Lisk refused to give over the Williams/Lisk 22 Rimfire belt-fed to the U.S. government but that didn’t mean they weren’t at least initially interested in the design after seeing its performance. Lisk was told when he left the Maryland test site that he would be contacted within a few weeks to return to the Aberdeen proving grounds for further testing and negotiations, however, it would take the U.S. Army an additional 3 years before they would contact him again. Once again, Lisk refused to let the gun out of his hands without his request being met.

    The first prototype with a loaded section of the belt (notice the lack of a forward grip underneath the barrel vent ribs)

    After this second request for a meeting, the history of the Williams/Lisk 22 Rimfire becomes as muddy as this Mississippi river. Rumors were that Lisk has several offers from foreign countries for the design of the gun but those were allegedly also refused as Lisk wanted the rifle to be produced and used by his own nation. Although .22LR would prove to be effective at ranges under 200-yards, Lisk wanted to further develop the design by having it chambered in larger calibers but rimfire was first used to reduce the cost of developing and testing the weapon.

    The Rimfire Report: The Williams/Lisk 22 Rimfire Belt-fed Submachinegun

    Test reports revealed that the SMG was more than capable of sustaining over 60-seconds of fire without stressing the user out or making them struggle from the recoil of the gun. The barrel featured cooling fins that were intended to serve as both a grip and test reports also showed that even with a full 60-seconds of fire, no discomfort was felt from the heat of the barrel. The gun had no provisions for semi-auto fire and was intended to only be fired in full-automatic mode presumably by special military forces and guerrilla units. Captain Roberts conducted much of the testing during the 1980s and said that there was virtually no barrel climb and that the recoil was negligible. The gun was intended to be fired from the hip using the two aluminum grips and featured no sights or stock although it is presumed that the wire stock would have been eventually added.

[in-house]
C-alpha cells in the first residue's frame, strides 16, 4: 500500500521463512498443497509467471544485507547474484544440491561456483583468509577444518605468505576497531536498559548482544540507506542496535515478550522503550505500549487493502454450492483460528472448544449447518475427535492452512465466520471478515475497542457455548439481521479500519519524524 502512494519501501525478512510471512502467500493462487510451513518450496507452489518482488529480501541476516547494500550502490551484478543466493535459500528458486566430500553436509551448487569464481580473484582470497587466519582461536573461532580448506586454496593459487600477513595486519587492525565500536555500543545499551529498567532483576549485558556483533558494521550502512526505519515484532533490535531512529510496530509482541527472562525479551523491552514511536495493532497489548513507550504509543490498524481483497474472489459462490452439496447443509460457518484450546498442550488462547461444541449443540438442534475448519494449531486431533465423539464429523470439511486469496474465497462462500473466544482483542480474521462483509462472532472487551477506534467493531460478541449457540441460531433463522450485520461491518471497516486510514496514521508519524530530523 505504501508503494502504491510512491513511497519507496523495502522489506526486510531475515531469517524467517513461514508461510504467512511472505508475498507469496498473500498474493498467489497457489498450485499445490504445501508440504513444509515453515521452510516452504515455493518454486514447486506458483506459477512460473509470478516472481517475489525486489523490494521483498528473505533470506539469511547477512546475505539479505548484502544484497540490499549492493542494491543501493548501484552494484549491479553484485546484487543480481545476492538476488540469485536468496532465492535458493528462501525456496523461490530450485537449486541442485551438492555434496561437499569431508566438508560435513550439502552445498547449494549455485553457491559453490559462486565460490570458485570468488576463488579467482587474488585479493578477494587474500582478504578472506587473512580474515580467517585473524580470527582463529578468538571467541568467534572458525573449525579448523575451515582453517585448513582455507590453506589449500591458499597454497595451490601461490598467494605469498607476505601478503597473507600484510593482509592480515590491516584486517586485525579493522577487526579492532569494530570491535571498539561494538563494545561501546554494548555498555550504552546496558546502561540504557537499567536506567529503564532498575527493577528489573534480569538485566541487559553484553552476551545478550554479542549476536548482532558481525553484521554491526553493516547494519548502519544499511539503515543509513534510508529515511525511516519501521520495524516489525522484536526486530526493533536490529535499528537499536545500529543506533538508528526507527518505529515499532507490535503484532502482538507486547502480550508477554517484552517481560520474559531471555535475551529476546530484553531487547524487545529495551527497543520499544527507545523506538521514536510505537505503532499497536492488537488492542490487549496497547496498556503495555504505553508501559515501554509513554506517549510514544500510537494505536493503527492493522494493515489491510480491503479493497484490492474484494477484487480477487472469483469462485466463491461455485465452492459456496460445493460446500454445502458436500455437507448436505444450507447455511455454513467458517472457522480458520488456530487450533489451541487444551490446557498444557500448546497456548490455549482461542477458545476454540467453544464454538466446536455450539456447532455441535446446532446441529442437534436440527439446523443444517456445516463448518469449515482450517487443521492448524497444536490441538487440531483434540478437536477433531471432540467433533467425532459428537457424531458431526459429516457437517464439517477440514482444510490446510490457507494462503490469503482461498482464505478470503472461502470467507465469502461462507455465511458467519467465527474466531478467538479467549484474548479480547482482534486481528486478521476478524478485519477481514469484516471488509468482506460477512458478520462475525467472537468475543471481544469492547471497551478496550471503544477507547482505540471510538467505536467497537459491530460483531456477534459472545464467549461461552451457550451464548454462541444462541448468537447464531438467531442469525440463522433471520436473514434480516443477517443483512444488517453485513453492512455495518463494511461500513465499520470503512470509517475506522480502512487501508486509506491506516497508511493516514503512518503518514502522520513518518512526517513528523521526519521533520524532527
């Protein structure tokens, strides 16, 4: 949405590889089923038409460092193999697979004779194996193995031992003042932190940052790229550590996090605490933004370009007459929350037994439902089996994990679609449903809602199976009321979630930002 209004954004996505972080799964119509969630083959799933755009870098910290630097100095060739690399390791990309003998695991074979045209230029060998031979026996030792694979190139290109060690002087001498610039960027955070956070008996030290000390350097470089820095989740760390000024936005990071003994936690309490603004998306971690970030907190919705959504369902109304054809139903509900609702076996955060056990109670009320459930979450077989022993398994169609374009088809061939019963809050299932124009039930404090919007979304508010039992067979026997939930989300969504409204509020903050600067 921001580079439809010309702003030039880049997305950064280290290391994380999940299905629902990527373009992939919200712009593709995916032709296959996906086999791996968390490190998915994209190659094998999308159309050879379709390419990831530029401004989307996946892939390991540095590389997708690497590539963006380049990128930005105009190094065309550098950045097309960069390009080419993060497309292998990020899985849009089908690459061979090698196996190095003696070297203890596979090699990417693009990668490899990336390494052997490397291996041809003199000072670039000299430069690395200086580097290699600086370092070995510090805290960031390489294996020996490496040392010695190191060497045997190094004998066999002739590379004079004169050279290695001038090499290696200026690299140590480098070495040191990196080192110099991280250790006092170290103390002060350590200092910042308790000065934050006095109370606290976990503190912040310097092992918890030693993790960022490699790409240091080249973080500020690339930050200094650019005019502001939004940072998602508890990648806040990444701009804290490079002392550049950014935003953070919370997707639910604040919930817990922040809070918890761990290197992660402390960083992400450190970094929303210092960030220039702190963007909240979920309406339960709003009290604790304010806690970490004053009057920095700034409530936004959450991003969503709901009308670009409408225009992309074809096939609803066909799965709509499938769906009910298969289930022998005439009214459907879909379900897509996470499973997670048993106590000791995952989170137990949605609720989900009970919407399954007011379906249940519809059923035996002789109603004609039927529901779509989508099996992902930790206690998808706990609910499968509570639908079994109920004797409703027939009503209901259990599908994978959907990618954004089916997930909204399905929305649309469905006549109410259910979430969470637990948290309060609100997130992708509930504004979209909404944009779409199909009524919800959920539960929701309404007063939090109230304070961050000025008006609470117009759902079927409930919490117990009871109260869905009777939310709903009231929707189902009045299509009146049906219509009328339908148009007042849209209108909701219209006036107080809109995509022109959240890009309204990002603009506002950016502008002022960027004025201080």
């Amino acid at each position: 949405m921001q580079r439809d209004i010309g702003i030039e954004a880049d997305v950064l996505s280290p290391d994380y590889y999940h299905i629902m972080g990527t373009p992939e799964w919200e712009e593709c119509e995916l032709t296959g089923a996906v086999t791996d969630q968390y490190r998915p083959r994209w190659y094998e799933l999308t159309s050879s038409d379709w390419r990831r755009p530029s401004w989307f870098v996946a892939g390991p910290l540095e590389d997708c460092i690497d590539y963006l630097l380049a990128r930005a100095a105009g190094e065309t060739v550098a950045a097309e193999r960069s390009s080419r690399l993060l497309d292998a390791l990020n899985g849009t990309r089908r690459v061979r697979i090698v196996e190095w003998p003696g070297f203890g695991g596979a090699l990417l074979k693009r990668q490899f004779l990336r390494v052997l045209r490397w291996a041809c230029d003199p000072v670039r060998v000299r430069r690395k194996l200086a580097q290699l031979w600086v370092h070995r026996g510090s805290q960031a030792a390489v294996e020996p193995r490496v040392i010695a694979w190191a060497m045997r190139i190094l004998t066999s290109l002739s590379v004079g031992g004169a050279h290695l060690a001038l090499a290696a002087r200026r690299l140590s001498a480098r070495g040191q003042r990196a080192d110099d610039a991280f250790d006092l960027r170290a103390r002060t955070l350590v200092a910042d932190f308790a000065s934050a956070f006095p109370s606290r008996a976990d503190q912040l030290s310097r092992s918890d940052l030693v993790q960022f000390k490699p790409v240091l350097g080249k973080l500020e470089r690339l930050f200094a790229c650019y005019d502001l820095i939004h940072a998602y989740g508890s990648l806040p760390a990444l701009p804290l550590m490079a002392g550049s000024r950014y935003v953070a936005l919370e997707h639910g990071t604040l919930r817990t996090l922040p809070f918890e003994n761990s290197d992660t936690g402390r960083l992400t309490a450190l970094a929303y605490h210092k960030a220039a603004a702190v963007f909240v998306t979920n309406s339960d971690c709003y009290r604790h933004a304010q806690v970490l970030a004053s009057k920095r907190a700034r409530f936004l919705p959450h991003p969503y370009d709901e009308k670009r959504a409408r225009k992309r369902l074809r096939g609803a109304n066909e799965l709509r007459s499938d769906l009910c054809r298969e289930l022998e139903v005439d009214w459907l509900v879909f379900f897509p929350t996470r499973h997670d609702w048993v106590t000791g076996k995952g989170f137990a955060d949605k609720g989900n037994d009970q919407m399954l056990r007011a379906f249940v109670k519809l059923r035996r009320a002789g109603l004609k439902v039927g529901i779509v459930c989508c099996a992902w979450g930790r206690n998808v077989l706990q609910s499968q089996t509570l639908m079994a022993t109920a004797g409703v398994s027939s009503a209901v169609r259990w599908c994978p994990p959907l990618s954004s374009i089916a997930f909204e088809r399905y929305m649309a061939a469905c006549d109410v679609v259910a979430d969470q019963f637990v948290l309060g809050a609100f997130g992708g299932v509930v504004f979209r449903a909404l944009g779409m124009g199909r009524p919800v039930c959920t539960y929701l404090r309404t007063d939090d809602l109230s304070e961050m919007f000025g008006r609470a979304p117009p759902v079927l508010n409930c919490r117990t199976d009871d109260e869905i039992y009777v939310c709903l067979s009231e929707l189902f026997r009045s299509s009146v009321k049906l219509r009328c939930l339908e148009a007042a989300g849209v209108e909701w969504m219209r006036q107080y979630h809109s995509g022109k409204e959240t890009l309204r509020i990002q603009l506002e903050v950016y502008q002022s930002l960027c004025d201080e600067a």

The Rimfire Report: The Williams/Lisk 22 Rimfire Belt-fed Submachinegun

    As a final added benefit to the Williams/Lisk design, no lubricants were intended to be used with the gun, and apparently adding any lubricants to the gun was discouraged by Lisk as it could cause the gun to malfunction. Other worries about the design included the length of the 1,000 round belt would end up being over 21-feet long (each 1-foot section of belt held 47 rounds). It was thought that such a long belt would not only be difficult to carry (weighing 10-pounds) but could also potentially trip up the operator as it dragged through the ground.

    Modern Day Firearms Mystery

    The Lisk design would eventually fall off the map altogether with rumors abounding about what happened to the two other prototypes as well as the plans and blueprints. One rumor persists that the design was sold to a Saudi Arabian millionaire but this can’t be proved as no new Lisk firearms have popped up anywhere. Lisk eventually loaned the Williams/Lisk 22 Rimfire to the Greensboro Historical Museum where it remains today as its permanent home.

    Truly the Williams/Lisk 22 Rimfmre submachine gun is a mystery unto itself. I was unable to contact the Greensboro Historical Museum for photos or information but what I was able to glean from local news articles and the Gun Digest book was more than enough to start off what will no doubt be a mystery I will enjoy unraveling as time goes on.

    Thanks as always for reading TFB and The Rimfire Report. I’d be interested to see if you’ve ever heard about the Williams/Lisk 22 Rimfire or if you’ve had the pleasure of seeing it in person? Do you think that the US Army would have ever adopted the rifle if Lisk had handed over the prototype to them or is the concept of a belt-fed 22LR rifle just not suitable for modern combat? Thoughts and comments are welcome down below as always.

    Lisk with the gun and an undefined observer to the right

    All photos (unless otherwise noted) were acquired from Gun Digests Book of Assault Weapons 5th Edition. You can visit the Gun Digest Store here to find more firearms-related books and magazines.